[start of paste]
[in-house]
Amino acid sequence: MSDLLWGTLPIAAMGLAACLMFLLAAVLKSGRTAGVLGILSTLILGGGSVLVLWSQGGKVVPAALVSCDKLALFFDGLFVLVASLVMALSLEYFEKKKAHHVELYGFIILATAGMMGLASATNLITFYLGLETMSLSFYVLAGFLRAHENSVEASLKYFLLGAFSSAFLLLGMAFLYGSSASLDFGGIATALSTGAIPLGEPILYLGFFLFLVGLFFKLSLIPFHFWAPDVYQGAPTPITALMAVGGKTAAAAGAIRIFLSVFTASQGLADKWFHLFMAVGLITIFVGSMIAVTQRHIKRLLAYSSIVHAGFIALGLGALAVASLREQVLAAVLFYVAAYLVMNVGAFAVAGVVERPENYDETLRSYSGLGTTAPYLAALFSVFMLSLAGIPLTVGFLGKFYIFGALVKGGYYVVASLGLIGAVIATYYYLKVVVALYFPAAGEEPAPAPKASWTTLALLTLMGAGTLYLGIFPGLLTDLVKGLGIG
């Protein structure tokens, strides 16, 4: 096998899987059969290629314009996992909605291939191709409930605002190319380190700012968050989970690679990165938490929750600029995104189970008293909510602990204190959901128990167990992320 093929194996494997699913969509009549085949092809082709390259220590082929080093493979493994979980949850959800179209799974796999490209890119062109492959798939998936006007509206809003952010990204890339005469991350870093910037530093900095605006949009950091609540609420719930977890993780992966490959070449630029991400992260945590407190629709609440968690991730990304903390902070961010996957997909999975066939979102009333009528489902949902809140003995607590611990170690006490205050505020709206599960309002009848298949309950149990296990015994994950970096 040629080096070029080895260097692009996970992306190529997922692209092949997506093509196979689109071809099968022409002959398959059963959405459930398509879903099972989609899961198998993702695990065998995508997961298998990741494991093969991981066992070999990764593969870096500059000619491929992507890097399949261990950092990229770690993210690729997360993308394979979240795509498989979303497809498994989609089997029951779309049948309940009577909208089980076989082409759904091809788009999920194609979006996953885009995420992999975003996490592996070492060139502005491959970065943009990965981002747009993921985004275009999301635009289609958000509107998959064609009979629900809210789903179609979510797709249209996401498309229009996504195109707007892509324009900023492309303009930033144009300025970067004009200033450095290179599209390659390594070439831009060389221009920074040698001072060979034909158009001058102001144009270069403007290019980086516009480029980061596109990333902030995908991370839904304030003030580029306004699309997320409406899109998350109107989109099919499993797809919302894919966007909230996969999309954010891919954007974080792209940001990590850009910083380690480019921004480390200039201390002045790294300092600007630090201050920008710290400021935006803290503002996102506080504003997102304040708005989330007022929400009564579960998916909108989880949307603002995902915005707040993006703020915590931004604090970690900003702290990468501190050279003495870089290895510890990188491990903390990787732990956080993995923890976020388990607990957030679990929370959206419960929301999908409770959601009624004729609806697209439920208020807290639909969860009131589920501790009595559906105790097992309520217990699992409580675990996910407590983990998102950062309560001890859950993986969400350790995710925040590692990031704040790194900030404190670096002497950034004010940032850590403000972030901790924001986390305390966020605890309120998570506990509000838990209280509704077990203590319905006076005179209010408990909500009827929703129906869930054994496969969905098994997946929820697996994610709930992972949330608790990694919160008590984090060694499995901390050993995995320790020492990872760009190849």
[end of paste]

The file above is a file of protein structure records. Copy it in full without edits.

[in-house]
Amino acid sequence: MSDLLWGTLPIAAMGLAACLMFLLAAVLKSGRTAGVLGILSTLILGGGSVLVLWSQGGKVVPAALVSCDKLALFFDGLFVLVASLVMALSLEYFEKKKAHHVELYGFIILATAGMMGLASATNLITFYLGLETMSLSFYVLAGFLRAHENSVEASLKYFLLGAFSSAFLLLGMAFLYGSSASLDFGGIATALSTGAIPLGEPILYLGFFLFLVGLFFKLSLIPFHFWAPDVYQGAPTPITALMAVGGKTAAAAGAIRIFLSVFTASQGLADKWFHLFMAVGLITIFVGSMIAVTQRHIKRLLAYSSIVHAGFIALGLGALAVASLREQVLAAVLFYVAAYLVMNVGAFAVAGVVERPENYDETLRSYSGLGTTAPYLAALFSVFMLSLAGIPLTVGFLGKFYIFGALVKGGYYVVASLGLIGAVIATYYYLKVVVALYFPAAGEEPAPAPKASWTTLALLTLMGAGTLYLGIFPGLLTDLVKGLGIG
């Protein structure tokens, strides 16, 4: 096998899987059969290629314009996992909605291939191709409930605002190319380190700012968050989970690679990165938490929750600029995104189970008293909510602990204190959901128990167990992320 093929194996494997699913969509009549085949092809082709390259220590082929080093493979493994979980949850959800179209799974796999490209890119062109492959798939998936006007509206809003952010990204890339005469991350870093910037530093900095605006949009950091609540609420719930977890993780992966490959070449630029991400992260945590407190629709609440968690991730990304903390902070961010996957997909999975066939979102009333009528489902949902809140003995607590611990170690006490205050505020709206599960309002009848298949309950149990296990015994994950970096 040629080096070029080895260097692009996970992306190529997922692209092949997506093509196979689109071809099968022409002959398959059963959405459930398509879903099972989609899961198998993702695990065998995508997961298998990741494991093969991981066992070999990764593969870096500059000619491929992507890097399949261990950092990229770690993210690729997360993308394979979240795509498989979303497809498994989609089997029951779309049948309940009577909208089980076989082409759904091809788009999920194609979006996953885009995420992999975003996490592996070492060139502005491959970065943009990965981002747009993921985004275009999301635009289609958000509107998959064609009979629900809210789903179609979510797709249209996401498309229009996504195109707007892509324009900023492309303009930033144009300025970067004009200033450095290179599209390659390594070439831009060389221009920074040698001072060979034909158009001058102001144009270069403007290019980086516009480029980061596109990333902030995908991370839904304030003030580029306004699309997320409406899109998350109107989109099919499993797809919302894919966007909230996969999309954010891919954007974080792209940001990590850009910083380690480019921004480390200039201390002045790294300092600007630090201050920008710290400021935006803290503002996102506080504003997102304040708005989330007022929400009564579960998916909108989880949307603002995902915005707040993006703020915590931004604090970690900003702290990468501190050279003495870089290895510890990188491990903390990787732990956080993995923890976020388990607990957030679990929370959206419960929301999908409770959601009624004729609806697209439920208020807290639909969860009131589920501790009595559906105790097992309520217990699992409580675990996910407590983990998102950062309560001890859950993986969400350790995710925040590692990031704040790194900030404190670096002497950034004010940032850590403000972030901790924001986390305390966020605890309120998570506990509000838990209280509704077990203590319905006076005179209010408990909500009827929703129906869930054994496969969905098994997946929820697996994610709930992972949330608790990694919160008590984090060694499995901390050993995995320790020492990872760009190849």